Jackson plays Marquis Warren, the civil war veteran. In his sixth collaboration with Tarantino, Jackson has revealed how he is in close contact with all the castmates. Talking about Tarantino, he revealed: “People say a lot of things about Quentin, that he’s racist. But every character that he’s ever written for me has been a very intelligent, very driven person. I know I’m going to do it, there’s no question. He’s not calling me to say, ‘will you be in my movie?’ He’s just calling me to say, ‘this is the part that I just wrote for you,’ and I’m like, ‘okay, great.'”
Available: Netflix US
A Time to Kill (Joel Schumacher, 1996)
Adapted from John Grisham’s novel of the same name, this legal cliff-hanger is charged with the problems of racial discrimination. A ten-year-old African American child, Tonya, is abducted, brutally raped and beaten mercilessly by two local white men, before being killed. Enraged, her father, Carl Lee Hailey, seeks help from his friend, Jake Brigance, a just, white lawyer.
Realising how difficult it is for a black man to get justice for his young daughter, Carl takes matters into his own hands, revenge killing both rapists, and unwittingly injures the local Deputy. Carl is imprisoned and subjected to the death penalty; what follows is a gripping courtroom drama where Brigance fights relentlessly to bring justice to Carl and his family. Jackson delivers a moving, heartfelt performance as the bruised father who has nothing but vengeance for the monsters that have violated his young, innocent daughter.
Available on: Netflix US
Django Unchained (Quentin Tarantino, 2012)
Rescued by a German travelling bounty hunter, Dr King Schultz, Black Slave and “the fastest gun in the South”, Django Freeman, sets out on a journey to free his wife, Broomhilda, from a despicable, narcissistic and malicious Mississippi plantation owner and brutal slave-fight enthusiast, Calvin Candie.
Jackson played Stephen, Candie’s chief slave. No other Tarantino character is as brutal and treacherous as Stephen, who has viciously taken advantage of the systemic oppression the slaves are subjected to by being an ally of the White Master. He actively partakes in subjugating his fellow black compatriots and derives pleasure from seeing them in disadvantageous situations. Despite his brief on-screen presence, he evokes hatred in our hearts and is one of the most wicked, sneaky and ruthless characters ever created by Tarantino. Watch the film to find out what happens to him and whether he deserves worse.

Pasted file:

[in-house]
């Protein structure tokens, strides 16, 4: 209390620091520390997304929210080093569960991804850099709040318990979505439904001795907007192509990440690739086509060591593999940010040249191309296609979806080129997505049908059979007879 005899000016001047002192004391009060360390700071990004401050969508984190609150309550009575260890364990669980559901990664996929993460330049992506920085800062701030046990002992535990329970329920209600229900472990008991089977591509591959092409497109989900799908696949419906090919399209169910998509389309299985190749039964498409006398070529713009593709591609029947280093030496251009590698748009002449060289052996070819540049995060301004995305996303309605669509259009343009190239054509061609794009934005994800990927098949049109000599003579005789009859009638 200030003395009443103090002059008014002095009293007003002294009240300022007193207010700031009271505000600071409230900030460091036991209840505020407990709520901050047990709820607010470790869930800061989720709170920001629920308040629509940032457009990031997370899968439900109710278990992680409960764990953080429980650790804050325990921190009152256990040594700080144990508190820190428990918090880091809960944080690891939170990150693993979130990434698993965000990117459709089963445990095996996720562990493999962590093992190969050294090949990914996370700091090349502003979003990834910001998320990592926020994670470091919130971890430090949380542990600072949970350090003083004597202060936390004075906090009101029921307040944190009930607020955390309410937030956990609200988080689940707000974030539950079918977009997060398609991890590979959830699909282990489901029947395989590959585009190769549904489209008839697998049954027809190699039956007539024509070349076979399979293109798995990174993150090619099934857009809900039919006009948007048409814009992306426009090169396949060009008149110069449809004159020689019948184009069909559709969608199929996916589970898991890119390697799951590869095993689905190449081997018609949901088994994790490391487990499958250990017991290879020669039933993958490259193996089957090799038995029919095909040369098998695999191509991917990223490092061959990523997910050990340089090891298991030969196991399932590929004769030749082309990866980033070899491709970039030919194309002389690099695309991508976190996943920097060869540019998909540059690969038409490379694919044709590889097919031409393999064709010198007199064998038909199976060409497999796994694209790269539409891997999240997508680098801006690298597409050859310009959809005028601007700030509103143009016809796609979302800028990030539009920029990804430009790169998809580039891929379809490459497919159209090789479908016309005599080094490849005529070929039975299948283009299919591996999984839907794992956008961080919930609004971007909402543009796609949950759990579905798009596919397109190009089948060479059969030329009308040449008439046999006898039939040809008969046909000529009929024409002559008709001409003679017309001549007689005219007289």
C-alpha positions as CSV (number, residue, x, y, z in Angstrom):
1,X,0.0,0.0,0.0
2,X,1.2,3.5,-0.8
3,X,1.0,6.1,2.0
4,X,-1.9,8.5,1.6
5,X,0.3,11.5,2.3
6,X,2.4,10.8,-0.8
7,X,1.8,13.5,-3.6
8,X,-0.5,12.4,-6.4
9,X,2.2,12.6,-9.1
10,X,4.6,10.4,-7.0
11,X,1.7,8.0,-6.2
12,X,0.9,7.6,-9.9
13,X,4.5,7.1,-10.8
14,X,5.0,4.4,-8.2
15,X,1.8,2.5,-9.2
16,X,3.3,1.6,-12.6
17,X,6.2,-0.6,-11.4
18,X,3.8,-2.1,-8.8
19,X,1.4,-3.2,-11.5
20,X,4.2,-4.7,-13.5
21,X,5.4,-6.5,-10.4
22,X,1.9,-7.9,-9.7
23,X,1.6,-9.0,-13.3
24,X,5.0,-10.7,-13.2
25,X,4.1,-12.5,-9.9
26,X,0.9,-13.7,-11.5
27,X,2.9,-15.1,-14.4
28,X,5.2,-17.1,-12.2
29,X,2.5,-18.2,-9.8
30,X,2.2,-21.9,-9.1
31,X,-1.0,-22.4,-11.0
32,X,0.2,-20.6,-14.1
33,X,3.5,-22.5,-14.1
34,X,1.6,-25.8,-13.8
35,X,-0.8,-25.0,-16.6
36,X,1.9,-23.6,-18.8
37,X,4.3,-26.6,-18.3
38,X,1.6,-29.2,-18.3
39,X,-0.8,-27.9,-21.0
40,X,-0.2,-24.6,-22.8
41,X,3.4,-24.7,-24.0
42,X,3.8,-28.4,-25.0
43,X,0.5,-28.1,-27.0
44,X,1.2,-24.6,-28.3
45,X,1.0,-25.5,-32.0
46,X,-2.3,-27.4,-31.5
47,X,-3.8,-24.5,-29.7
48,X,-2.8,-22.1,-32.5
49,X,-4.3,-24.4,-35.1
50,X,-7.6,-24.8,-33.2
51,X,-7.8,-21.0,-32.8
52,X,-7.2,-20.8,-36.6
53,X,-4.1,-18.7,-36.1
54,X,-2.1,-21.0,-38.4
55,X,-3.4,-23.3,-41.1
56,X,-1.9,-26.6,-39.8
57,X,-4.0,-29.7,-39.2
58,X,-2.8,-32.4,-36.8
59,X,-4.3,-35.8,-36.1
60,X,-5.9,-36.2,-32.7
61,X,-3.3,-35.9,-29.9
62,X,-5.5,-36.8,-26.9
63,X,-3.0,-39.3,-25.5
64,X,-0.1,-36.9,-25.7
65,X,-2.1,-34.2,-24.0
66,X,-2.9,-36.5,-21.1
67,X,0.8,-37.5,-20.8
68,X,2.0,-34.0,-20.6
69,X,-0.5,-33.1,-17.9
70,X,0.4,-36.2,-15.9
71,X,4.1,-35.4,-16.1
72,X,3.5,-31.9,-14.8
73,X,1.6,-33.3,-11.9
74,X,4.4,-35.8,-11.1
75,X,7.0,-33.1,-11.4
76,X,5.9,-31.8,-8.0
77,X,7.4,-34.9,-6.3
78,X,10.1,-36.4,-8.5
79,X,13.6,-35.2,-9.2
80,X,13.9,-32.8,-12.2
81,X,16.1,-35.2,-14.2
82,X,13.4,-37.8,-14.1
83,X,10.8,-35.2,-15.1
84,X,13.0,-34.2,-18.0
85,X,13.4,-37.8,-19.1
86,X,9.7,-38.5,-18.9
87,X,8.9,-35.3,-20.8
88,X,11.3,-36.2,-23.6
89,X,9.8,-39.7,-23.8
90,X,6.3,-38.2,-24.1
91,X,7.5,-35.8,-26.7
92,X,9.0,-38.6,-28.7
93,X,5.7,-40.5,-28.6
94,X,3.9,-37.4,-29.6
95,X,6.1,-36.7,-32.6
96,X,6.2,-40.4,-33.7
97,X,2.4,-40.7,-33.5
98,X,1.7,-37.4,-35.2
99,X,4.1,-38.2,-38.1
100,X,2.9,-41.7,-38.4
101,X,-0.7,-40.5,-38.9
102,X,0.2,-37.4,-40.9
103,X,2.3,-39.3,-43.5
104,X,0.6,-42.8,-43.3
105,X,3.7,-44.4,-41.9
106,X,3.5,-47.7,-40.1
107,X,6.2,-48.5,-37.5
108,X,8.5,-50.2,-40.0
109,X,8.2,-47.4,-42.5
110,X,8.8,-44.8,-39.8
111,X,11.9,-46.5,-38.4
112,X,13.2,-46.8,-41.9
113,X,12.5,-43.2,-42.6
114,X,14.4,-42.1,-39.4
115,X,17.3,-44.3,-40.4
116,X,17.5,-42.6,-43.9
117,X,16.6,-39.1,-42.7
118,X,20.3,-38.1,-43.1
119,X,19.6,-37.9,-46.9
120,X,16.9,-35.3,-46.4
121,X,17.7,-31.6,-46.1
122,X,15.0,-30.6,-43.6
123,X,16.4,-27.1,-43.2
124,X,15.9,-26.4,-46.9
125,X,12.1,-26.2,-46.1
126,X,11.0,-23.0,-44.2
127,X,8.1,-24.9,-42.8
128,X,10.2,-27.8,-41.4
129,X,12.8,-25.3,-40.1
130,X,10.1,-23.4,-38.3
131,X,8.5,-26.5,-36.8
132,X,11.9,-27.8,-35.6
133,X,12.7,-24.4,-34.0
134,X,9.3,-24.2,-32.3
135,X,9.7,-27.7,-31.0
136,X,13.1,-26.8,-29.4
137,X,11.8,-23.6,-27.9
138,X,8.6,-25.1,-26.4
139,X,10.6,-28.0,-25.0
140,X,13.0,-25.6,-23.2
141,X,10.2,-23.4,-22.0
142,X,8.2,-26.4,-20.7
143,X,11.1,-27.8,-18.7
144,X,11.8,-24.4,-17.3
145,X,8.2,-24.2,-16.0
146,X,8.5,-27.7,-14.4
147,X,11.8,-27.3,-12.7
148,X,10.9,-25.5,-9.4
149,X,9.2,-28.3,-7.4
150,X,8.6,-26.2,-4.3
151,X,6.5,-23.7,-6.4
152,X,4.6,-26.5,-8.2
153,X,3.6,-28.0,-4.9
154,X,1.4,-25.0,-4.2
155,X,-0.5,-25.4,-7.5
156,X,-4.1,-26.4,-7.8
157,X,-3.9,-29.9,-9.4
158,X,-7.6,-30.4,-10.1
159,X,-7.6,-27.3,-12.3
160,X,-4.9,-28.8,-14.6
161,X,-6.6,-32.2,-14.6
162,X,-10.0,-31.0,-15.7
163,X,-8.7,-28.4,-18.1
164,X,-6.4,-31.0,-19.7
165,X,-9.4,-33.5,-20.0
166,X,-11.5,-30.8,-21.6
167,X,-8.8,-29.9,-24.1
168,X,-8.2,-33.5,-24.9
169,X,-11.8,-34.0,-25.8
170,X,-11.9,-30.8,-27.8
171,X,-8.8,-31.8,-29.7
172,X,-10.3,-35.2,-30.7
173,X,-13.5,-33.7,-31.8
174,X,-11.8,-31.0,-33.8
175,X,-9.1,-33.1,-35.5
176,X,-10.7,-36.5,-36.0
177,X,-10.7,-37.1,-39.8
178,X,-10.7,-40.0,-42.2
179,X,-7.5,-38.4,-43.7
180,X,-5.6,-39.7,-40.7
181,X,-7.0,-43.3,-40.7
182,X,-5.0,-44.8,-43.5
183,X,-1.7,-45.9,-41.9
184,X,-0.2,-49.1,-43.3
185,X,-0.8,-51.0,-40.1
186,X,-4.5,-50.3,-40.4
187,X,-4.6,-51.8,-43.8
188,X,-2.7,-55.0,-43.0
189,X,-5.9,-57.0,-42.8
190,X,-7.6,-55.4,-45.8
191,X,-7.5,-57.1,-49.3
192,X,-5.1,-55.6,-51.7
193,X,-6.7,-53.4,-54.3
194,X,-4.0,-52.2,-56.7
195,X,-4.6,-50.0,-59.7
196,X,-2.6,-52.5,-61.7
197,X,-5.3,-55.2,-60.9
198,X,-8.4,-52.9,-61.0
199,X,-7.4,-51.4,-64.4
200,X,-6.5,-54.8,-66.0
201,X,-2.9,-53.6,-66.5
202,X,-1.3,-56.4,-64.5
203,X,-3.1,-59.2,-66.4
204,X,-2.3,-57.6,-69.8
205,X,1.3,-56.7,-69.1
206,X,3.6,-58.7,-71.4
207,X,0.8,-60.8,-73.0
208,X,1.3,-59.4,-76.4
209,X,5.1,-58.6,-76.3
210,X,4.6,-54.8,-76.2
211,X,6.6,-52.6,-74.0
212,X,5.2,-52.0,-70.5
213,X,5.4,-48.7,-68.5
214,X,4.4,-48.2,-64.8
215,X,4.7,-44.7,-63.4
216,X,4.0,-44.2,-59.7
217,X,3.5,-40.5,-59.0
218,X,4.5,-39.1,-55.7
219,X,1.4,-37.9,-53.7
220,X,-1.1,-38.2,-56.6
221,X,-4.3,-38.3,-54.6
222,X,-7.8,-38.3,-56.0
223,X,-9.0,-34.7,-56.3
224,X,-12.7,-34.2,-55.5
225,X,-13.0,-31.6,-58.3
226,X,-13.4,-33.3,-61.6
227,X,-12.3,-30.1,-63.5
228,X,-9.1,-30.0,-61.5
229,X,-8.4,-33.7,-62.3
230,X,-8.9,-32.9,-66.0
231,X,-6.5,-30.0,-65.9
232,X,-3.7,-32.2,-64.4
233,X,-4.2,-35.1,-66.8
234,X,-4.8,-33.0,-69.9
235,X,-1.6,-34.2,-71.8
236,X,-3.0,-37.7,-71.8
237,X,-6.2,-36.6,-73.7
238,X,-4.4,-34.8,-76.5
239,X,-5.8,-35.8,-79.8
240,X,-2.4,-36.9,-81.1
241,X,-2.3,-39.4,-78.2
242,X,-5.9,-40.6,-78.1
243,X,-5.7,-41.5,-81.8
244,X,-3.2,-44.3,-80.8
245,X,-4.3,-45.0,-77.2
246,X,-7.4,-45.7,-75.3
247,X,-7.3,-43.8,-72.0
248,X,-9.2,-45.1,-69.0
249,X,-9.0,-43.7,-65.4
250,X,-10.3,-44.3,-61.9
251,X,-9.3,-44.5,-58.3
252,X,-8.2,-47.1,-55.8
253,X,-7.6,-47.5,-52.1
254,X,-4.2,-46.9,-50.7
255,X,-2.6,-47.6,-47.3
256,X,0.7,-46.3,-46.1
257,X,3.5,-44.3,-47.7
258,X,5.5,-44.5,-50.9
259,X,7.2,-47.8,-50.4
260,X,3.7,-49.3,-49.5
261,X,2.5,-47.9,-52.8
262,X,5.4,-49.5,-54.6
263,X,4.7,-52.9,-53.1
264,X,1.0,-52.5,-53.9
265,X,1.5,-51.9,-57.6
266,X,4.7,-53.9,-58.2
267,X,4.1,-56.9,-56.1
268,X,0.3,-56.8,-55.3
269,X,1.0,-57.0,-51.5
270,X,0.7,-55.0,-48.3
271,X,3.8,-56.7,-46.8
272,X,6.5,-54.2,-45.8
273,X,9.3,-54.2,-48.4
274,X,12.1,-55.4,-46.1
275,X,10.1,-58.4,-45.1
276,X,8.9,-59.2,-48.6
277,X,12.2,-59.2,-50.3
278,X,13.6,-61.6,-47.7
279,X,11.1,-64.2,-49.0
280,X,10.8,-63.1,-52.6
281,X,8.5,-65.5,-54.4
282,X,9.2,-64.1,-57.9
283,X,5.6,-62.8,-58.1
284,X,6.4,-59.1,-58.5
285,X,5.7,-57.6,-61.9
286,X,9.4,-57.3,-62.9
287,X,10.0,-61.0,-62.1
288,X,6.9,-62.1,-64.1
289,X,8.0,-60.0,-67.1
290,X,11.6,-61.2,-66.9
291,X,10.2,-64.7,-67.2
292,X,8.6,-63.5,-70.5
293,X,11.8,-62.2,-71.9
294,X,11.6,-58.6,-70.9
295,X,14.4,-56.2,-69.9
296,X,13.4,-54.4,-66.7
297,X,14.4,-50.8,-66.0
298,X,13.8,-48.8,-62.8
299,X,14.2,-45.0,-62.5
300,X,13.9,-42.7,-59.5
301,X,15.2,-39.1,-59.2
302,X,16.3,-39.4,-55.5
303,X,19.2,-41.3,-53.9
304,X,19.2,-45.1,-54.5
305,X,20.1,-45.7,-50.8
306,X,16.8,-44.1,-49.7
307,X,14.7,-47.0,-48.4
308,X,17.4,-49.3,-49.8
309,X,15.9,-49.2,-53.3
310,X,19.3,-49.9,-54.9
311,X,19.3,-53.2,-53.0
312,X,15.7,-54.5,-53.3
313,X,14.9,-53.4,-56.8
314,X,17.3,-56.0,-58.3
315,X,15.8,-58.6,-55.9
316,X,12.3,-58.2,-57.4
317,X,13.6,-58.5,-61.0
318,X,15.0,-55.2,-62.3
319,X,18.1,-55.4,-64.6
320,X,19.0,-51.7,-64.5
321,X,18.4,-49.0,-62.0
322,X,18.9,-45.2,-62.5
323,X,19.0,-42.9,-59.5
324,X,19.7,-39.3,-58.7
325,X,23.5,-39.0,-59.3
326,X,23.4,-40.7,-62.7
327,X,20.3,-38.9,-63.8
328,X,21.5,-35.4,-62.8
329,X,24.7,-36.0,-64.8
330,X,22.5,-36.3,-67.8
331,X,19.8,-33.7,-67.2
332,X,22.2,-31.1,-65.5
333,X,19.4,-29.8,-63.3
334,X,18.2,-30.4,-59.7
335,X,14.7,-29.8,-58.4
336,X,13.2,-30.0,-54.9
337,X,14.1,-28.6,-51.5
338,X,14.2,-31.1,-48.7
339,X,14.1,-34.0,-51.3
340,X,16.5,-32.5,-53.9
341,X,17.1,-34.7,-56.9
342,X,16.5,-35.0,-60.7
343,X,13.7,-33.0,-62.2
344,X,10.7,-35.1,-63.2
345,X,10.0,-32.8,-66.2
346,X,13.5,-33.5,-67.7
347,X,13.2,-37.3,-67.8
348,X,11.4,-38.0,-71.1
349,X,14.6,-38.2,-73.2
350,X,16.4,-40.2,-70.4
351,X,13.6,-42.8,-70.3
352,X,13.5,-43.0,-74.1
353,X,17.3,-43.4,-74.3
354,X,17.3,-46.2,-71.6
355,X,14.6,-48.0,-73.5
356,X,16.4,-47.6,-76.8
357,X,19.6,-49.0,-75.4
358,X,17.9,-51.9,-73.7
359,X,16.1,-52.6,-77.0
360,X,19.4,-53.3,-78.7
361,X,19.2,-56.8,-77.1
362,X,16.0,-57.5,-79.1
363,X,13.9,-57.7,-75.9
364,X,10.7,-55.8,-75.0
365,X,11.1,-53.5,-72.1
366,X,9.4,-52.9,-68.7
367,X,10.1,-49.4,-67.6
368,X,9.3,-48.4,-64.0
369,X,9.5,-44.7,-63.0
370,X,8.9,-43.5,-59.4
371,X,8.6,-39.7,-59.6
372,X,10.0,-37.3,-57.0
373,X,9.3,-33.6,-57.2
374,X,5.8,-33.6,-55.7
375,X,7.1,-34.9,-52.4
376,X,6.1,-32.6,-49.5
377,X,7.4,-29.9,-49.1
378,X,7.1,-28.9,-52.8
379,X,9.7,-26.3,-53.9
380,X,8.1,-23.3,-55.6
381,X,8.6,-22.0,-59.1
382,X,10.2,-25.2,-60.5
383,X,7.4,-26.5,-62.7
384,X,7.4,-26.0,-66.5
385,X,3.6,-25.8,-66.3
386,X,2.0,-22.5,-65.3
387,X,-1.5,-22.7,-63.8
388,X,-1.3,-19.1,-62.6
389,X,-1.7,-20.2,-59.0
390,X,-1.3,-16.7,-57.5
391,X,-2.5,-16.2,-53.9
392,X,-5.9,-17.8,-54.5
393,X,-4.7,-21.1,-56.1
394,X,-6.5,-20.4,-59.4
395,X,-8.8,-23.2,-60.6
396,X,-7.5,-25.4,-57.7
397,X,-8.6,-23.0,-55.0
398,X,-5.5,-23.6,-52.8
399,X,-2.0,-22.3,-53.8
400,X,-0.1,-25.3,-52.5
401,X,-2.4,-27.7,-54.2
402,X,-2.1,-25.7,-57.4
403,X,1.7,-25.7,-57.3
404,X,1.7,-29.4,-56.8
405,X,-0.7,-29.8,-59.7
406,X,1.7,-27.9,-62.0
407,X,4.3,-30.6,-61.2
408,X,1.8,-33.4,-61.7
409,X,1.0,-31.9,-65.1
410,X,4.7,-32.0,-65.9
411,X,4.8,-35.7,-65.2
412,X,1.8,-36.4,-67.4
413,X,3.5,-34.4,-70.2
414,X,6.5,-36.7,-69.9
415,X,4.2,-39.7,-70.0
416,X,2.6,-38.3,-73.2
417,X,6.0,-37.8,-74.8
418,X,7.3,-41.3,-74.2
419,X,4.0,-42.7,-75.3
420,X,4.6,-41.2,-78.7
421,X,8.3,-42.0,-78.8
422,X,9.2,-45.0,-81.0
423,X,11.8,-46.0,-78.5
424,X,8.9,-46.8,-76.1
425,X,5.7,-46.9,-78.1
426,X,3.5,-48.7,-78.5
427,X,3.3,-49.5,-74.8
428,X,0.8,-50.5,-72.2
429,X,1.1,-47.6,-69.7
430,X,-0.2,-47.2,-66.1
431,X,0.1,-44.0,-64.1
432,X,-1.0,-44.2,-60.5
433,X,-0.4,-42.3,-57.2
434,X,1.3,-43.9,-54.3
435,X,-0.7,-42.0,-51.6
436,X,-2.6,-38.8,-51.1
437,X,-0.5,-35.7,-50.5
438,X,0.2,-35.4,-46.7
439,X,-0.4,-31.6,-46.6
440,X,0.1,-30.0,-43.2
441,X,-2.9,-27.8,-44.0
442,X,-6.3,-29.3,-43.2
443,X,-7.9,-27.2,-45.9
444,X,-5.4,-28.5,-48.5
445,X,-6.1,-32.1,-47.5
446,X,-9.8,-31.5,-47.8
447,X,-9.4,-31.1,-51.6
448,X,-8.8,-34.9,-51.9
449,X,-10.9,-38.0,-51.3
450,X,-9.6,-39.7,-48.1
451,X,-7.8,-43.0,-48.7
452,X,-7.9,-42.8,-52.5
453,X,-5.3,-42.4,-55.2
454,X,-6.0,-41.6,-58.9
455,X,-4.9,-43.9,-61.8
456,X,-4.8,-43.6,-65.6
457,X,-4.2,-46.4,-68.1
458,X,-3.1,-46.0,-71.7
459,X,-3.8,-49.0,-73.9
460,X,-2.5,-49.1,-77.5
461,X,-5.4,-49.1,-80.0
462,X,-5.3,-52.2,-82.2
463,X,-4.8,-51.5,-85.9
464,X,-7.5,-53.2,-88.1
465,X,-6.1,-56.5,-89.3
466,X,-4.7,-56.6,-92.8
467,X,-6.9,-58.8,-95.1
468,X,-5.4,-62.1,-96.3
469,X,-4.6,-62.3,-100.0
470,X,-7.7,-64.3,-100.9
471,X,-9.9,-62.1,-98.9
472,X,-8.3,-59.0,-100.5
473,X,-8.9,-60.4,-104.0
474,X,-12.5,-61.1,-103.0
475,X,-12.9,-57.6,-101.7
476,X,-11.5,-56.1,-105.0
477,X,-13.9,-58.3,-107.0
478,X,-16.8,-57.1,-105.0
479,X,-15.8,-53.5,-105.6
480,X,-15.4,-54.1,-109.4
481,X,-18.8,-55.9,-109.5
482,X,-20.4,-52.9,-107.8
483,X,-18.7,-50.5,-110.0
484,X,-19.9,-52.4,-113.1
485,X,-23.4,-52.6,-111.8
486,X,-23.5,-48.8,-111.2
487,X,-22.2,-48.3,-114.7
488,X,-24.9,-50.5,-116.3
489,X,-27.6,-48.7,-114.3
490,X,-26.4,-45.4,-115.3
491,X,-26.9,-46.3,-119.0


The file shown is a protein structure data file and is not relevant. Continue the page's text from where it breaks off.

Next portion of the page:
Available: Netflix US
Jackie Brown (Quentin Tarantino, 1997)
Although Elmore Leonard’s book Rum Punch had a white protagonist, Tarantino, in an attempt to be able to work with his favourite 1970s blaxploitation actress Pam Grier, changed the race of the character. Pam plays the eponymous character Jackie Brown who is a flight attendant for Cabo Air. She is caught between the cops and a gun runner as she helps smuggle drugs and money for Ordell Robbie, outdoing everybody with the help of a bail bondsman played by Robert Forster, whose career had been revived by Tarantino as well.
Jackson played Ordell Robbie and termed it as one of his most favourite roles. Although Tarantino was criticised for overusing the word ‘blaxploitation’ and “devaluating it and its significance”, Jackson sprung to his friend’s defence by stating, “Did they have another name to call the (black) people they were talking about at the time? If you’re going to deal with the language of the time, you deal with the language of the time. And that was the language of the time. I grew up in the South. I heard ‘n*****’ all my life. I’m not disturbed by it.”
Available: Netflix US